Visual-Effects Artists Fear Vengeance If They Voice Support For Unionization

A lot has changed in the visual-effects industry since 1902, when Georges Méliès shot a fake rocket into a man's face for the pioneering science-fiction film "A Trip to the Moon." But perhaps the biggest change is where visual effects now stand on the box-office totem pole. The wattage of star power has long been on the wane, and today's young moviegoers line up not for big names, but for big effects.

Visual effects are now the foremost draw for most big-budget movies, and yet conditions for the workers who create those effects have never been worse. Many VFX artists face punishing schedules, working with no health insurance or benefits to meet the demands of effects-laden motion pictures. It's a grueling way to earn a buck: One VFX artist, who spoke to IBTimes on the condition of anonymity, described "sweatshop-style graphics ... where teams of people spend hours" performing repetitive tasks in front of a computer screen.

But if recent chatter among VFX workers is any indication, the tide may be shifting. In the last few months, the International Alliance of Theatrical Stage Employees (IATSE) -- the largest labor union for behind-the-scenes workers -- has ramped up its efforts to unionize the visual-effects industry at long last. IATSE president Matt Loeb has said that unionization of VFX workers is one of his top priorities. And in April, the union took the first step, meeting with workers from Sony Pictures Imageworks, which employees about 500 VFX workers.  

Steve Kaplan, an organizer for IATSE Local 839 (also known as the Animation Guild), also supports unionization for VFX artists, but said many workers will simply not speak openly about the issue. The industry is small, and artists don't want to risk alienating the visual-effects studios that employ them. "I believe they fear retribution," he said. "That fear would certainly be of retribution in the form of being passed over for employment and labeled a 'trouble maker' because of their support of unionization."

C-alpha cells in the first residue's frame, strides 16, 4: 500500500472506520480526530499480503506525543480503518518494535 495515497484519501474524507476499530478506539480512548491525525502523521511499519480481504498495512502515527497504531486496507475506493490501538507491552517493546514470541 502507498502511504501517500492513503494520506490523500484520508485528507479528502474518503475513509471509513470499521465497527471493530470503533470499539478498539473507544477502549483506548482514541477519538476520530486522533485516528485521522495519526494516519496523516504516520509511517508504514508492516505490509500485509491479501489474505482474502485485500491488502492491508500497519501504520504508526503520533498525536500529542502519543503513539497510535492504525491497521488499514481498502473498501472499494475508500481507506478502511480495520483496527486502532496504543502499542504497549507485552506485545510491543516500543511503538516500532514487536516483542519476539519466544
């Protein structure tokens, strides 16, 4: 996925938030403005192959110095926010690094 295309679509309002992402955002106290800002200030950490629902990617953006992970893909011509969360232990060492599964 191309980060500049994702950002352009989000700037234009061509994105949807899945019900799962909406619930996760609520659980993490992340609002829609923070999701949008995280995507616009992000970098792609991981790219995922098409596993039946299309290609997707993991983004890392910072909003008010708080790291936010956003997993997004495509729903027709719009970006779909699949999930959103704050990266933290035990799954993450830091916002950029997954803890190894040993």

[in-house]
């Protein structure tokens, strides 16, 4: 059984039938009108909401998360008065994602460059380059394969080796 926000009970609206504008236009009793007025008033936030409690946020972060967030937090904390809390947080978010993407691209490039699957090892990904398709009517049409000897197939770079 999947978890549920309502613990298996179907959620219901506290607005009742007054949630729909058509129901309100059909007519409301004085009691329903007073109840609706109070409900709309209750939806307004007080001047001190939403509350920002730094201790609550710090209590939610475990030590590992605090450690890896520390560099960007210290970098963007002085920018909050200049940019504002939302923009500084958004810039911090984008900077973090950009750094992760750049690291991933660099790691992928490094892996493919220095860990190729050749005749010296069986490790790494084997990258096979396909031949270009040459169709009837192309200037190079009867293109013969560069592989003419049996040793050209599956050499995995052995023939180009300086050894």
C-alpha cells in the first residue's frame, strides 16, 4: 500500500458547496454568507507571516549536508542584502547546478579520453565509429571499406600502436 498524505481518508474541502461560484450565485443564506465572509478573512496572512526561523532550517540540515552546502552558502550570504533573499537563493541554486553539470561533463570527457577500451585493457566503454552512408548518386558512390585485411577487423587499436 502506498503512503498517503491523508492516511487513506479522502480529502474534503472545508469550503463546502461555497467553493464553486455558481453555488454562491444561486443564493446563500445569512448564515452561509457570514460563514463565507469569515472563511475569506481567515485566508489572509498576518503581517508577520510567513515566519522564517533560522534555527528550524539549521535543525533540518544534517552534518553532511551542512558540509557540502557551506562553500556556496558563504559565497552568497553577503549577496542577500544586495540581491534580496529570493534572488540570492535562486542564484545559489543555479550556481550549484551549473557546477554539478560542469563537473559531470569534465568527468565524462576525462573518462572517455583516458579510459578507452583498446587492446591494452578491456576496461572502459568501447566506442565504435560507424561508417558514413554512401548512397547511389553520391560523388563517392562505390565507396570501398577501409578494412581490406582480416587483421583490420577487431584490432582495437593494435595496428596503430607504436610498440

That fear is also apparent in the number of blogs and websites run by pro-union VFX artists, who voice their opinions behind a shield of anonymity. One such site, Occupy VFX, borrows from the outspoken ethos of the famous protest movement that begun on Wall Street, with a little humor mixed in for good measure. (One post is titled "Unions: the people that brought you the weekend.")

The site is serious in its intentions, however -- outlining in detail the ways in which worker solidarity will improve the conditions for VFX artists. That includes fair pay, a safer working environment, health benefits and even pensions. The group also calls for the end to state tax credits that lure companies away from hub cities like Los Angeles, forcing artists to uproot their lives each time another state offers a sweeter deal. "Tax subsidies do nothing but hasten our race to the bottom," the website said.

Occupy VFX did not respond to messages seeking comment.

Of course, not all visual-effects workers support unionization. One artist, who did not want to be named, said that a strong union presence could prove to be too unwieldy in an industry that depends on the forward-flowing movement of rapid technological changes. He said he was concerned that union rules -- and the workers protected by them -- might not be able to adapt fast enough. "Just because you work now, doesn't mean you should always be the person doing that work if you're not competitive or continue to be progressive with your skill set," he said. "To the best artist goes the job. Unions may disrupt that form of innovation, and I'd hate to see it."

Kaplan, however, believes that unionization is only a matter of time. And in an industry where guilds and labor unions exist around every corner, history seems to be on his side. As more and more artists take to blogs and Twitter to voice their support anonymously, Kaplan said that others are finally opting for candor. "We are seeing some shed those masks and proudly stand openly in support," he said.  "This shows that fear is giving way to an understanding that, without change, conditions will deteriorate past the point of sustainability."

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